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Am J Clin Nutr. 2011 Jun;93(6):1274-84. doi: 10.3945/ajcn.110.008409. Epub 2011 Apr 27.

Correcting a marginal riboflavin deficiency improves hematologic status in young women in the United Kingdom (RIBOFEM).

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Human Nutrition Unit, University of Sheffield, Sheffield, United Kingdom, and The Institute of Food Research, Norwich, United Kingdom.



Moderate riboflavin deficiency is prevalent in certain population groups in affluent countries, but the functional significance of this deficiency is not clear. Studies have indicated a role for riboflavin in the absorption and use of iron.


We investigated the effect of riboflavin supplementation on hematologic status in a group of moderately riboflavin-deficient women aged 19-25 y in the United Kingdom.


One hundred twenty-three women with biochemical evidence of riboflavin deficiency [erythrocyte glutathione reductase activation coefficient (EGRAC) >1.40] were randomly assigned to receive 2 or 4 mg riboflavin or a placebo for 8 wk. Measurements of hematologic status were made pre- and postsupplementation, and dietary intakes were also assessed; iron absorption was measured in a subgroup of women.


One hundred nineteen women completed the intervention. The use of a riboflavin supplement for 8 wk elicited a significant improvement in riboflavin status with a dose response (P < 0.0001). For women who received supplemental riboflavin, an increase in hemoglobin status correlated with improved riboflavin status (P < 0.02). Women in the lowest tertile of riboflavin status at baseline (EGRAC >1.65) showed a significantly greater increase in hemoglobin status in response to the supplement than did women in the first and second tertiles (P < 0.01). Dietary iron intake and iron absorption did not change during the study.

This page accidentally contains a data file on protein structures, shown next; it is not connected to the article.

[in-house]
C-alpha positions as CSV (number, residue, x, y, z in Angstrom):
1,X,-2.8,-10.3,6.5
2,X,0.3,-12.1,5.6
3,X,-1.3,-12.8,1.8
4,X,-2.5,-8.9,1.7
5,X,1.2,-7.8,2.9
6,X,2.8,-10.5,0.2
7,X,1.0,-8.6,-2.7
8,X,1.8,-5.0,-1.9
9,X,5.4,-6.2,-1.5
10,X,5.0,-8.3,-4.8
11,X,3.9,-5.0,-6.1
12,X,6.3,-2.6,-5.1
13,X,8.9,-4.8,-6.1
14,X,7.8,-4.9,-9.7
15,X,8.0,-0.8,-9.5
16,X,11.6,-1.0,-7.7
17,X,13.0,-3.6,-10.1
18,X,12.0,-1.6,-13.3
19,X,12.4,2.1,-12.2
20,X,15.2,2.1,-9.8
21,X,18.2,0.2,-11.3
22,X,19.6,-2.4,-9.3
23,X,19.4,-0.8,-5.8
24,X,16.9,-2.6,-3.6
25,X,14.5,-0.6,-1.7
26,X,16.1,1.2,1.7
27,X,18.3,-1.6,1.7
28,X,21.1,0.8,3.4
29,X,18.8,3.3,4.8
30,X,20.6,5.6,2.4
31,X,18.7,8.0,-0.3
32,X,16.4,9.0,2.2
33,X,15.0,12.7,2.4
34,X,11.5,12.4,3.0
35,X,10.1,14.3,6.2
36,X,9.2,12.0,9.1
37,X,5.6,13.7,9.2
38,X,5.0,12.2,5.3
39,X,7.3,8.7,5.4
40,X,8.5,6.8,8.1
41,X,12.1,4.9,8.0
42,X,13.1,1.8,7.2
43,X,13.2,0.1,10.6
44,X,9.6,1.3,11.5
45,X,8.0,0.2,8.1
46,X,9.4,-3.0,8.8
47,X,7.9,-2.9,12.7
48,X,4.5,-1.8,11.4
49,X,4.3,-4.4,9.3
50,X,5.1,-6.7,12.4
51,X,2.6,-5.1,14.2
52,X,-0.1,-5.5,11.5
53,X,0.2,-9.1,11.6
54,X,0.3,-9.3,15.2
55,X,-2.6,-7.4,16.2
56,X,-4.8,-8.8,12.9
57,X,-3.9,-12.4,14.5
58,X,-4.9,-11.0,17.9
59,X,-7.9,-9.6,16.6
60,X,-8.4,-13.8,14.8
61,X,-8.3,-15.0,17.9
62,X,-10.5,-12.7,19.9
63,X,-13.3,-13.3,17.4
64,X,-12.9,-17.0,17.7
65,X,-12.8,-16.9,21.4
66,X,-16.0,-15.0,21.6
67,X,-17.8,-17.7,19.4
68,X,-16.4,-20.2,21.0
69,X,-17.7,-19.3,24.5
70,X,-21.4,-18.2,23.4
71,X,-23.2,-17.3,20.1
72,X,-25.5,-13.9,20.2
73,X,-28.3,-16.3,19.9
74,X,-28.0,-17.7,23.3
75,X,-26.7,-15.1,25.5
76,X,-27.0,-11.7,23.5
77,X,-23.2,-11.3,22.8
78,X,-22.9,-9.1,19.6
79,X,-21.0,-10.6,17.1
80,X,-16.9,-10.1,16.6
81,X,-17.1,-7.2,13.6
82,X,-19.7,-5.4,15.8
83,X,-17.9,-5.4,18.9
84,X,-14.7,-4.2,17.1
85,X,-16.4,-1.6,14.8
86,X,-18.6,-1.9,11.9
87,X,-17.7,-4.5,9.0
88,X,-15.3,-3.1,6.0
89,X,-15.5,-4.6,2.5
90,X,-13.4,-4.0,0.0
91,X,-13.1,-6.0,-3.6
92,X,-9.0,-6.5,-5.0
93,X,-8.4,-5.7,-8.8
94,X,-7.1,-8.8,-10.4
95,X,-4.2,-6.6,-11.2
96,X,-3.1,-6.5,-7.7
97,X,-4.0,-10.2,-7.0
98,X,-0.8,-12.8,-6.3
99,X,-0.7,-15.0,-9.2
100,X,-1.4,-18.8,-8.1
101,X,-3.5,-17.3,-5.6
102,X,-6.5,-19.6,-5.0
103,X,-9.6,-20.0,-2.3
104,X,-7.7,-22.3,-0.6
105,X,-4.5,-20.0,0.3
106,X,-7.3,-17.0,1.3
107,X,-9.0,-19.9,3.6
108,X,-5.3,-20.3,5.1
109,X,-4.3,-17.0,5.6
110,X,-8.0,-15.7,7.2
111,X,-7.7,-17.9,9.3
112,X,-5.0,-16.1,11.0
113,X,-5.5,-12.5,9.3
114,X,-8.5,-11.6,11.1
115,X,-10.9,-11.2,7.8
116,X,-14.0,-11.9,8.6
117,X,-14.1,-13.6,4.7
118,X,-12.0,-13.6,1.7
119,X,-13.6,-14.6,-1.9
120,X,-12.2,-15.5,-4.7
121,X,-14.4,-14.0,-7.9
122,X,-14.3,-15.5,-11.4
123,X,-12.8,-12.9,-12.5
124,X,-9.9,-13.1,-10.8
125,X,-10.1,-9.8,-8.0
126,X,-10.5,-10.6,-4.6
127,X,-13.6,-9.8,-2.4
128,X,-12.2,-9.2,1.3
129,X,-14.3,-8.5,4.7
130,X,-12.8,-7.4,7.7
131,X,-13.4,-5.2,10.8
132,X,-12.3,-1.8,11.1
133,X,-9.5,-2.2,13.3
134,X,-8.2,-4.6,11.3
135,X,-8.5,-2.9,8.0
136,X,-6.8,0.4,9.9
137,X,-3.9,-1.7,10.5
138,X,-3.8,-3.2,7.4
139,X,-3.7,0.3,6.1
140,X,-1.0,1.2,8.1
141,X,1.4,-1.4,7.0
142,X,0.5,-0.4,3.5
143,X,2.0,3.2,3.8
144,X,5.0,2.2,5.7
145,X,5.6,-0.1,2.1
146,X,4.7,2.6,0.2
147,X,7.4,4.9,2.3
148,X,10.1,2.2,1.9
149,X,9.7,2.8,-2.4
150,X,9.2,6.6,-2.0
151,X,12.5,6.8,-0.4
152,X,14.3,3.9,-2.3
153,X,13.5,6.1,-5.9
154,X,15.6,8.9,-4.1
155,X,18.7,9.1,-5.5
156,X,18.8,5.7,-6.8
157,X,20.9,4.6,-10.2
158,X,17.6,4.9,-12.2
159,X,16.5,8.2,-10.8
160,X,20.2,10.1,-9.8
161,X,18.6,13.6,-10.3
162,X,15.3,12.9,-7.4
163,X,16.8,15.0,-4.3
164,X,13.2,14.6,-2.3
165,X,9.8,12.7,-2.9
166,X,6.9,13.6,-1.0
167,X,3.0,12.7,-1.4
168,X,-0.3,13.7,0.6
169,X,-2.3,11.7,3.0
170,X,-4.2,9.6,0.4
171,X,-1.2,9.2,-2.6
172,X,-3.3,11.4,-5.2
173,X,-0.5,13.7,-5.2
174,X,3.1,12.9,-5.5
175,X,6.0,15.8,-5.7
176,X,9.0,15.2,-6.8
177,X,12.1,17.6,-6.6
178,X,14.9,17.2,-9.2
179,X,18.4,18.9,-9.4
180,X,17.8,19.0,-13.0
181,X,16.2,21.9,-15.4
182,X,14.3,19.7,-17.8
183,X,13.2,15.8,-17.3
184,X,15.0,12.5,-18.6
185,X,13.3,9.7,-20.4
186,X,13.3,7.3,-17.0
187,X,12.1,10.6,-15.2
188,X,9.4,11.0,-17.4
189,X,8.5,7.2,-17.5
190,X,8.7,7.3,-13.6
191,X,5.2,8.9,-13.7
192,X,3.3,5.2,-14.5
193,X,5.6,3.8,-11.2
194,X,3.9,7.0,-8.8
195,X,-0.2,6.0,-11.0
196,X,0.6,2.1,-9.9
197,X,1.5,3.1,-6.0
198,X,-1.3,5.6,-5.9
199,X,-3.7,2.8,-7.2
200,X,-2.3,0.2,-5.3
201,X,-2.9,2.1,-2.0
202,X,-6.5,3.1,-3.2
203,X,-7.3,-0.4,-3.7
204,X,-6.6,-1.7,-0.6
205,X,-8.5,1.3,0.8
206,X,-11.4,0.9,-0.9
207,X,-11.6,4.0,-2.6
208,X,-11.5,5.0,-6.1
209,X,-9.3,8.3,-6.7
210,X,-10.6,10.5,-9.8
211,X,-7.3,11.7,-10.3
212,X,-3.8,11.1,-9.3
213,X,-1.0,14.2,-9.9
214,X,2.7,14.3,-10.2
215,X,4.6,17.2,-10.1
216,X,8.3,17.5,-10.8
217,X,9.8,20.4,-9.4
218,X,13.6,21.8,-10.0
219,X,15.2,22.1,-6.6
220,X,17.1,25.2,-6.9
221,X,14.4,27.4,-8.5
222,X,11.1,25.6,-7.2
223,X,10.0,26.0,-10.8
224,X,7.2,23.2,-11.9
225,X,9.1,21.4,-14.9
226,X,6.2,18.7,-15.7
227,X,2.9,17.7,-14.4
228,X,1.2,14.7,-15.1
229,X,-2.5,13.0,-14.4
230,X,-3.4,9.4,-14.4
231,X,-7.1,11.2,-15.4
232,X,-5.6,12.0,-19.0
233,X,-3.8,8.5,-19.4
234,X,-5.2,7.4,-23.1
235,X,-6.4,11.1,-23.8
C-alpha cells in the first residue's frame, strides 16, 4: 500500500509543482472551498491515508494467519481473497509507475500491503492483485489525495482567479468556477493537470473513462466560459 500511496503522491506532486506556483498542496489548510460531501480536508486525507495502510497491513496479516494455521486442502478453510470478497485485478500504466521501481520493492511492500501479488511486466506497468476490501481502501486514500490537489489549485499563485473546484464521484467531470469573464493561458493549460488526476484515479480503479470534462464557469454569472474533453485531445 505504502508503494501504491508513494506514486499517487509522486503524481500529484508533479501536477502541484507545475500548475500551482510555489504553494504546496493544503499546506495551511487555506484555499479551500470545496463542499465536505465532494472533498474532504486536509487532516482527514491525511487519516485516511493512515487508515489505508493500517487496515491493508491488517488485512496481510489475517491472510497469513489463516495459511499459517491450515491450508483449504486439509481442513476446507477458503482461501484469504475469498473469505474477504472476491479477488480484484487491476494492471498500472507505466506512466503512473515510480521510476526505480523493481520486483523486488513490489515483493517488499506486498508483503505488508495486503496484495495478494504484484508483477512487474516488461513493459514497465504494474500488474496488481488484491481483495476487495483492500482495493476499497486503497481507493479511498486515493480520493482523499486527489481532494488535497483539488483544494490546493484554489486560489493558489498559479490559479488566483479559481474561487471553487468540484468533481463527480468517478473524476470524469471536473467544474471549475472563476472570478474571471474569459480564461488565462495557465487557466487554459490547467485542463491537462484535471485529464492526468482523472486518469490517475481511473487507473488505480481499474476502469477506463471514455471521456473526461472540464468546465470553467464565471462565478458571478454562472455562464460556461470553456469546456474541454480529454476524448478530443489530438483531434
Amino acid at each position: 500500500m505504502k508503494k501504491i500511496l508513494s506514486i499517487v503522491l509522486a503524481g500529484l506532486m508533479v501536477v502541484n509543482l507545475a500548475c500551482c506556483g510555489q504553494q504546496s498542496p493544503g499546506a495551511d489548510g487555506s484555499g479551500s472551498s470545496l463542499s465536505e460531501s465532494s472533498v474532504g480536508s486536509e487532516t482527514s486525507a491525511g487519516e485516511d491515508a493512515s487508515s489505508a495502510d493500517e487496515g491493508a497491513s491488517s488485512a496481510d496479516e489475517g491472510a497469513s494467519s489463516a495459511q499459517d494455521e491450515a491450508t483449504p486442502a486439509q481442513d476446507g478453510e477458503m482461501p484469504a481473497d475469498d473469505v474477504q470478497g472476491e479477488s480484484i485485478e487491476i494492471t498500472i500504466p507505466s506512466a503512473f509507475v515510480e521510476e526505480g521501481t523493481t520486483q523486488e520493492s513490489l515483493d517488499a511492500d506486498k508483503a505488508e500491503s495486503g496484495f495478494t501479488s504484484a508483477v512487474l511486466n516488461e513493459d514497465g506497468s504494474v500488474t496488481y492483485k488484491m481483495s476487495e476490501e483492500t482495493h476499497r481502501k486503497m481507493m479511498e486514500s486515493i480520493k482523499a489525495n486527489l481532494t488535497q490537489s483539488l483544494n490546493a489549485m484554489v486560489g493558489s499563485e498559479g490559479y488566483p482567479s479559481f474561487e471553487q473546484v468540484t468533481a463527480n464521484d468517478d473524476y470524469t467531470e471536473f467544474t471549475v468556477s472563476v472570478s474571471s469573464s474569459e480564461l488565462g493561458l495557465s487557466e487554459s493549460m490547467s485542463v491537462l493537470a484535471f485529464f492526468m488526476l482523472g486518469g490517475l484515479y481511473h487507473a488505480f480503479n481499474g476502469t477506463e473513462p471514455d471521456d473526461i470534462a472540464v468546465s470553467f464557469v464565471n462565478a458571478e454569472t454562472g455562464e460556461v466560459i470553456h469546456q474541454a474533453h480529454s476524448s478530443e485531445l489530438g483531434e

Moderately poor riboflavin status can affect iron status: the lower the riboflavin status, the greater the hematologic benefits of improving status. The results also suggest that consideration should be given to raising the currently accepted EGRAC threshold for deficiency. This trial was registered at as ISRCTN35811298.

[Indexed for MEDLINE]

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